On the other hand, treatment with BV alone showed significant reduction of both NF-κB and TNF-α expression in synovial membrane of hind paw, as compared to arthritic non-treated group. These results are in agreement with other studies that confirmed the potent anti-inflammatory action of BV through the direct inhibition of NF-κB transcription factor [15], [40] and key inflammatory mediators, such as TNF-α [14], [47], [48]. Moreover, BV had shown a significant analgesic effect as evident by improving PWL and gait score. On the contrary, methotrexate alone showed delayed, mild and non-significant analgesic effect, as compared to arthritic non-treated rats. Different animal models of neuropathic pain had implicated the pivotal role of TNF-α in sensitization at both peripheral and central levels [49]. TNF-α algesic effects are due to sensitizing actions on nociceptive primary afferents and to the up-regulation of other pro-inflammatory and algesic proteins [50]. These findings explain the anti-nociceptive effect of BV and failure of this effect in methotrexate treated group as a result of their different actions on TNF-α.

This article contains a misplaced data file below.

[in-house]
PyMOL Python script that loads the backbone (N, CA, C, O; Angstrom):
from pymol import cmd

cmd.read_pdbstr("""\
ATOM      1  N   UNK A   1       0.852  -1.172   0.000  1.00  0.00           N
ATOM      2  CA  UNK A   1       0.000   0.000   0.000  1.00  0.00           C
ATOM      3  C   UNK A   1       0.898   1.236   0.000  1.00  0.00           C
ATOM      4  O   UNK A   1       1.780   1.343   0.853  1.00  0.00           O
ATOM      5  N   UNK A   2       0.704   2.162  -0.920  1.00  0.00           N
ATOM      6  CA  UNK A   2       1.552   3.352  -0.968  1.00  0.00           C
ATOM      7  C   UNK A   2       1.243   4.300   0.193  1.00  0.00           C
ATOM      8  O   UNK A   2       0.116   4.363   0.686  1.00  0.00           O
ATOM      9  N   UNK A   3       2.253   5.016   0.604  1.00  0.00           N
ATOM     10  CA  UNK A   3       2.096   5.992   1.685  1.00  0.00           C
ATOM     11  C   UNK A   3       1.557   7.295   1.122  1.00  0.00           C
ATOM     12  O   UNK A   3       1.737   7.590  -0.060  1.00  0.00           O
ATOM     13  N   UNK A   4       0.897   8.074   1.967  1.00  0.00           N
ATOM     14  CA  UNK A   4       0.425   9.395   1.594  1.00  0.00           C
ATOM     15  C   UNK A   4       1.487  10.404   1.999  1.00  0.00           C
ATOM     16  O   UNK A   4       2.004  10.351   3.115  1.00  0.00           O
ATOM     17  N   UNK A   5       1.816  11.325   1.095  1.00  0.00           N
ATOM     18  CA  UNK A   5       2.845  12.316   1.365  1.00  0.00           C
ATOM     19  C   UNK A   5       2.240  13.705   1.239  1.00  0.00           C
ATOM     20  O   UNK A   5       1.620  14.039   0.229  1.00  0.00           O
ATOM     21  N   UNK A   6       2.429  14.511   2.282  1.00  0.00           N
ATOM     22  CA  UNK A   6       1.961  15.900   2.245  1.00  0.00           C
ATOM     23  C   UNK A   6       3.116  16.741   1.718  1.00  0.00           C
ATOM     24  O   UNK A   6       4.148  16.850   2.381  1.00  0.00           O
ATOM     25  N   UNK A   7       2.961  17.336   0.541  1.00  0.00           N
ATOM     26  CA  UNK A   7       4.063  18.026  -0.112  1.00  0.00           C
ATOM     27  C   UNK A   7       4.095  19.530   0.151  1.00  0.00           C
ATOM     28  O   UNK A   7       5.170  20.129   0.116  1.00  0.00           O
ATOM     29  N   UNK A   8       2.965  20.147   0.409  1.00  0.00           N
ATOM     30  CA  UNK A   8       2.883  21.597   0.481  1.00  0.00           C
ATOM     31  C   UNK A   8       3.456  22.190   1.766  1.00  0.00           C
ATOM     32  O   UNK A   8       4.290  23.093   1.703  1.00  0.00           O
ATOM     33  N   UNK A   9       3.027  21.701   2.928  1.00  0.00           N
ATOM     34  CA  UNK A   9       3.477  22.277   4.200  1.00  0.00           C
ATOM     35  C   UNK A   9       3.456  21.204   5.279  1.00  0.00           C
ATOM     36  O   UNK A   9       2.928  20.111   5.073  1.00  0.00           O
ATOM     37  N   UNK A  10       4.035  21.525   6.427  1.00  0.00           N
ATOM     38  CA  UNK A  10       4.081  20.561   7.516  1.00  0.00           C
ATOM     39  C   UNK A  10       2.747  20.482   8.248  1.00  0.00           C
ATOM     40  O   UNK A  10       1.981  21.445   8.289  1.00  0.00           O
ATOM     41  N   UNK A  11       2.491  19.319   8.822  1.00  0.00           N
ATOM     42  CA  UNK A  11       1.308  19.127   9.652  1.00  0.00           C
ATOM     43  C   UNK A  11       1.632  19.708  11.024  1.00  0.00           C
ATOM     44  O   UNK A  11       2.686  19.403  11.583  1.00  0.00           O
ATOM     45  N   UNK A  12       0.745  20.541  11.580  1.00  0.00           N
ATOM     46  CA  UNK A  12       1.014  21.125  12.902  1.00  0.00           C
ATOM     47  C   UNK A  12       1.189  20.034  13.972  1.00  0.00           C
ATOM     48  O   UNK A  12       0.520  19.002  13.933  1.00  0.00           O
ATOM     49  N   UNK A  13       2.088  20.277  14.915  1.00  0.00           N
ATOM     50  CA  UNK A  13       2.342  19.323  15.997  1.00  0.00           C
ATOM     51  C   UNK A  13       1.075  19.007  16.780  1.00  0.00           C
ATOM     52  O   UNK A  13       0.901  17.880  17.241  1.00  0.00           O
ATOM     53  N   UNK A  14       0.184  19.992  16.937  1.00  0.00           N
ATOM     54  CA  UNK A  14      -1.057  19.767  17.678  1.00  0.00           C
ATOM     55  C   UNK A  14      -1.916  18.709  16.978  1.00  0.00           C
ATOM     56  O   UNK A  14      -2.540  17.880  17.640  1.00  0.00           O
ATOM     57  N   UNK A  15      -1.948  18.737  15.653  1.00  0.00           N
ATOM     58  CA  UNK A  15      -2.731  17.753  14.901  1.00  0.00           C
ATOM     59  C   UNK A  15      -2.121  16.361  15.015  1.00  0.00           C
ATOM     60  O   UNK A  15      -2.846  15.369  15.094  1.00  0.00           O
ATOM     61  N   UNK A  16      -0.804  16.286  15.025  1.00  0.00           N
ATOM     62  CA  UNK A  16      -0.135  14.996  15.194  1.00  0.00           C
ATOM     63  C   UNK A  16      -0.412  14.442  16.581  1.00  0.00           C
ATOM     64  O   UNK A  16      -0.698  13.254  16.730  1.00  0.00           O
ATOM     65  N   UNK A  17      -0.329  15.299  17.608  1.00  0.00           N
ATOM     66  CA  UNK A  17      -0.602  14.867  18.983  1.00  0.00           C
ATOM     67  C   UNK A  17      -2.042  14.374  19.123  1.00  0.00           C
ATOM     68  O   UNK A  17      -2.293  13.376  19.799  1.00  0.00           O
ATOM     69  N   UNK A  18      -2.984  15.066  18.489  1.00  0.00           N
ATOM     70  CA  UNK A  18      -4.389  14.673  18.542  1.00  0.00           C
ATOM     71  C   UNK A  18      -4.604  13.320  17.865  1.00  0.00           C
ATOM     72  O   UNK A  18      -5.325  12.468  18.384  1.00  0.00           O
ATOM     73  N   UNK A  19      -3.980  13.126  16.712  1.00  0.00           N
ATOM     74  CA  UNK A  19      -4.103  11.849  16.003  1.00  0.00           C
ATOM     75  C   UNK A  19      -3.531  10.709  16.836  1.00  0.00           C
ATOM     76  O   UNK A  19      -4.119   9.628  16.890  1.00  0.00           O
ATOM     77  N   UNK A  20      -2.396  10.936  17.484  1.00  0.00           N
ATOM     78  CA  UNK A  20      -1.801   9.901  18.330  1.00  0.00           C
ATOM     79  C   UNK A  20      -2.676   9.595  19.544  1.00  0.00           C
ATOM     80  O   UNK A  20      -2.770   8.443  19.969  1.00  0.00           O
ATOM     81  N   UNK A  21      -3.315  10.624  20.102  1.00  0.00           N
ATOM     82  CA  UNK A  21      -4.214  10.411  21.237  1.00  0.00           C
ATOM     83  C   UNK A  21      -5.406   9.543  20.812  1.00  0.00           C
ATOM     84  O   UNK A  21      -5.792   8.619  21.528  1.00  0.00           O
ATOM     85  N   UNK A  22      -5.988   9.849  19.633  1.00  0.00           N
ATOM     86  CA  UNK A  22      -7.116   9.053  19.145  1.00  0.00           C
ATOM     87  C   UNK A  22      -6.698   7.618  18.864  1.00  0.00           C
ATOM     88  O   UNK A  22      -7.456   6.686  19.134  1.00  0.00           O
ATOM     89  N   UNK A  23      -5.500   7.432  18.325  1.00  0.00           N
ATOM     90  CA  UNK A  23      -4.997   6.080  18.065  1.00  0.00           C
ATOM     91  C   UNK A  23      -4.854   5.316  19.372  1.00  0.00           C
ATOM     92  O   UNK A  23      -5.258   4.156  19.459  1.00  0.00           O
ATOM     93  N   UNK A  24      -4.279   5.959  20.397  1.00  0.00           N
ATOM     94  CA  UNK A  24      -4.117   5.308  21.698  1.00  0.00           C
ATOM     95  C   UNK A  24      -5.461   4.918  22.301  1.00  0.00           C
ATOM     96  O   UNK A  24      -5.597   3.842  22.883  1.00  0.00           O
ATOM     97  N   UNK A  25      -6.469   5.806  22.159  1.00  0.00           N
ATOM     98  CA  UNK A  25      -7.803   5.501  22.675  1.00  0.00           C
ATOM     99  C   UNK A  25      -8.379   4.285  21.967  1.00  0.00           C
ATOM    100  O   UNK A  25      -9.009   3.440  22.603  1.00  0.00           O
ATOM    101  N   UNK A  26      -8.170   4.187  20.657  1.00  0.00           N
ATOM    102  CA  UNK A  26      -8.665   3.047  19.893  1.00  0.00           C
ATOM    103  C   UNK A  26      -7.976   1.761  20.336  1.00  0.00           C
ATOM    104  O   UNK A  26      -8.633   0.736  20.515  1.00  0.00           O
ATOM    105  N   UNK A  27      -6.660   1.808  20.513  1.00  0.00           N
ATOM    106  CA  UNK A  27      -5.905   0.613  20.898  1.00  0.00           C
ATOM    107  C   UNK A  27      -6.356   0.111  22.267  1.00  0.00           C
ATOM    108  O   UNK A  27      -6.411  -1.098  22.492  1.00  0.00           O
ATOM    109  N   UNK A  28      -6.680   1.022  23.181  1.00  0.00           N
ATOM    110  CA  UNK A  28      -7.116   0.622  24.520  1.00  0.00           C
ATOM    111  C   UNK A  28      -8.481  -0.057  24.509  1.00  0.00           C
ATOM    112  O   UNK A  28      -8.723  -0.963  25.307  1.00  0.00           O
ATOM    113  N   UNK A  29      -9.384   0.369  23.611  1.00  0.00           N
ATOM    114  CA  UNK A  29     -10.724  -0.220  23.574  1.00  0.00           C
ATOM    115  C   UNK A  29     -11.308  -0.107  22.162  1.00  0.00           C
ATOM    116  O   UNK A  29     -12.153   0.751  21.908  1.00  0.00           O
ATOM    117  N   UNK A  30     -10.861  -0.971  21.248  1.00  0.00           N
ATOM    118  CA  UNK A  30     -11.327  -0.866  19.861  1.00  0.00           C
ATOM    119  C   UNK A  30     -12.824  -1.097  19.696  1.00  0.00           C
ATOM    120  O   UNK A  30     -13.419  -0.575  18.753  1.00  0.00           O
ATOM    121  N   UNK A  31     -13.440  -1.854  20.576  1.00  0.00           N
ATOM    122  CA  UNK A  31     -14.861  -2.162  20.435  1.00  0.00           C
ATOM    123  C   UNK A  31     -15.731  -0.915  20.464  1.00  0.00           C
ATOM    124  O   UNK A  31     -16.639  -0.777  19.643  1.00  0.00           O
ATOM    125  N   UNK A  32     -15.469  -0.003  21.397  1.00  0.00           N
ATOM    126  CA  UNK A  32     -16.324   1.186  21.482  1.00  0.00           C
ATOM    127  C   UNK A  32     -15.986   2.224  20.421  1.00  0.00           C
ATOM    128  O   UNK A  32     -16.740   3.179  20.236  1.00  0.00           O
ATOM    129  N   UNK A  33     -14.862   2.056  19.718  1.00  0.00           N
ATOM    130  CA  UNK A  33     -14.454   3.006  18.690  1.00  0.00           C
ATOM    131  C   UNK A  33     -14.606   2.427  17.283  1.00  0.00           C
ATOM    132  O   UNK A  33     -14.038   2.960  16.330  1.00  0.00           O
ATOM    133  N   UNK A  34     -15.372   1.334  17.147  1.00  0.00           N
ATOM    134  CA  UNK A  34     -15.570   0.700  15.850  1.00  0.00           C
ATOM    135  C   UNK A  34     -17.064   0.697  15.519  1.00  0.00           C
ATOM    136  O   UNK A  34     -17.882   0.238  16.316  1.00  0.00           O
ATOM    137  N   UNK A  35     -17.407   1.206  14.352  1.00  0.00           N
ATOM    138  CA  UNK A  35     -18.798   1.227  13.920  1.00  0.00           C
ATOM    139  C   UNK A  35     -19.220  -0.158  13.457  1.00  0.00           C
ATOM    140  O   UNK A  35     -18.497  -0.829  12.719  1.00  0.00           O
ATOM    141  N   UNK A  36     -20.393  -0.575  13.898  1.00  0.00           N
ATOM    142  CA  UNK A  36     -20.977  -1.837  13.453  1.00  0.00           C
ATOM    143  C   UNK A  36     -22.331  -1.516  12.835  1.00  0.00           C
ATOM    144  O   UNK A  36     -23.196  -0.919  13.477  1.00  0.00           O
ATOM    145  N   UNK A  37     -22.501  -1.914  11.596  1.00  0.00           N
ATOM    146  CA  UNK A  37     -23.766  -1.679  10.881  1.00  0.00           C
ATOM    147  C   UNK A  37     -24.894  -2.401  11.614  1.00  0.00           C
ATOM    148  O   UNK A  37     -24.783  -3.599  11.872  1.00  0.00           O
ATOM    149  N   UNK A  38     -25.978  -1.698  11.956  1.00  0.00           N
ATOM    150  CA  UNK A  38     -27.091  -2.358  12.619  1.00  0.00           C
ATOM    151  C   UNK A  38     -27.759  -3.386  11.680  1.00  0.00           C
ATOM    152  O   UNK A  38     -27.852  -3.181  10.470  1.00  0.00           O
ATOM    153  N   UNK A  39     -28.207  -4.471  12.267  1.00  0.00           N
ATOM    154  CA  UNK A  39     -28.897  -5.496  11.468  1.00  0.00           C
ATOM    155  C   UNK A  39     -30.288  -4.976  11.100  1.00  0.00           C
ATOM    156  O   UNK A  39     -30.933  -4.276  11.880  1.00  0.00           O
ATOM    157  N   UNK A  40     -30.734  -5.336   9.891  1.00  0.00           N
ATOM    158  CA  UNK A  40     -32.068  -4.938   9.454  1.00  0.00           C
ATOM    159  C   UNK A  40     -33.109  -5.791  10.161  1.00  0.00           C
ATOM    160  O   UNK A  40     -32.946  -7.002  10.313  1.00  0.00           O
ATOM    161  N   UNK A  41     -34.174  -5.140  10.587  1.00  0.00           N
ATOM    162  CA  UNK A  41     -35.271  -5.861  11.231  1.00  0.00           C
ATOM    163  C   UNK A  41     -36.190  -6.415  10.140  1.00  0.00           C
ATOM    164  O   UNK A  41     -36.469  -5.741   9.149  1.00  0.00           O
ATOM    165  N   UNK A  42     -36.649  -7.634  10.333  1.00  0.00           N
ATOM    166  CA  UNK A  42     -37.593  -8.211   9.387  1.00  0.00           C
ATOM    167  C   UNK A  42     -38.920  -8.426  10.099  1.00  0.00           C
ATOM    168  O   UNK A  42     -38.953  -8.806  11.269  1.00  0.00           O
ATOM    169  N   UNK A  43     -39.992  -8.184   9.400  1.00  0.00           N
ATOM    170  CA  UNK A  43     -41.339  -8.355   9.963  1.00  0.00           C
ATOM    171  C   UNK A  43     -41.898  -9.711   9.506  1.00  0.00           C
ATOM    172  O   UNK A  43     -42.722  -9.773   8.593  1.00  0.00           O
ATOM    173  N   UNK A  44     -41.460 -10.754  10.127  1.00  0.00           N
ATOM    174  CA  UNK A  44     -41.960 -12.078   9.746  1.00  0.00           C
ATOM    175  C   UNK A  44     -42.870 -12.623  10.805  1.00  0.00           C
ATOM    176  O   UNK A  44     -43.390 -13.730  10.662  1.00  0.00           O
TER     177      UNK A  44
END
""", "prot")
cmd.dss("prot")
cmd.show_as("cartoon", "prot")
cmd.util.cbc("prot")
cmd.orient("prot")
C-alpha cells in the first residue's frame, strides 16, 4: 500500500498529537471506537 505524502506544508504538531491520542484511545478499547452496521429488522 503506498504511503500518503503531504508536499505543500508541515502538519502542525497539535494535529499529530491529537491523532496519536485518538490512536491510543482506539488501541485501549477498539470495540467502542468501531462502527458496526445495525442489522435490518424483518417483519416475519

Concurrent administration of BV with methotrexate would be a promising alternative therapy for the treatment of RA, as the present study showed that this combination improved the arthritic parameters by improving paw volume, ankle diameter and arthritis scoring as compared to methotrexate treated rats. The only previous study that showed a potential synergistic effects of combination therapy of BV and methotrexate in RA treatment was a clinical trial using bee sting not BV acupuncture with oral methotrexate and other anti-rheumatic drugs, and the analgesic effect of such combination was not assessed [16]. In addition, it was found that this combination significantly improved the hyperalgesic parameters by improving PWL and gait score as compared to methotrexate alone. These synergistic effects of concurrent administration of BV with methotrexate might be explained by dynamic or kinetic interactions between the two substances. In the present study, the concurrent administration of BV with methotrexate had significantly decreased the expression of both NF-κB and TNF-α in synovial membrane of hind paw, as compared to methotrexate monotherapy. This finding explained the improvement of both arthritic and hyperalgesic parameters upon concurrent administration of BV with methotrexate as compared to methotrexate monotherapy.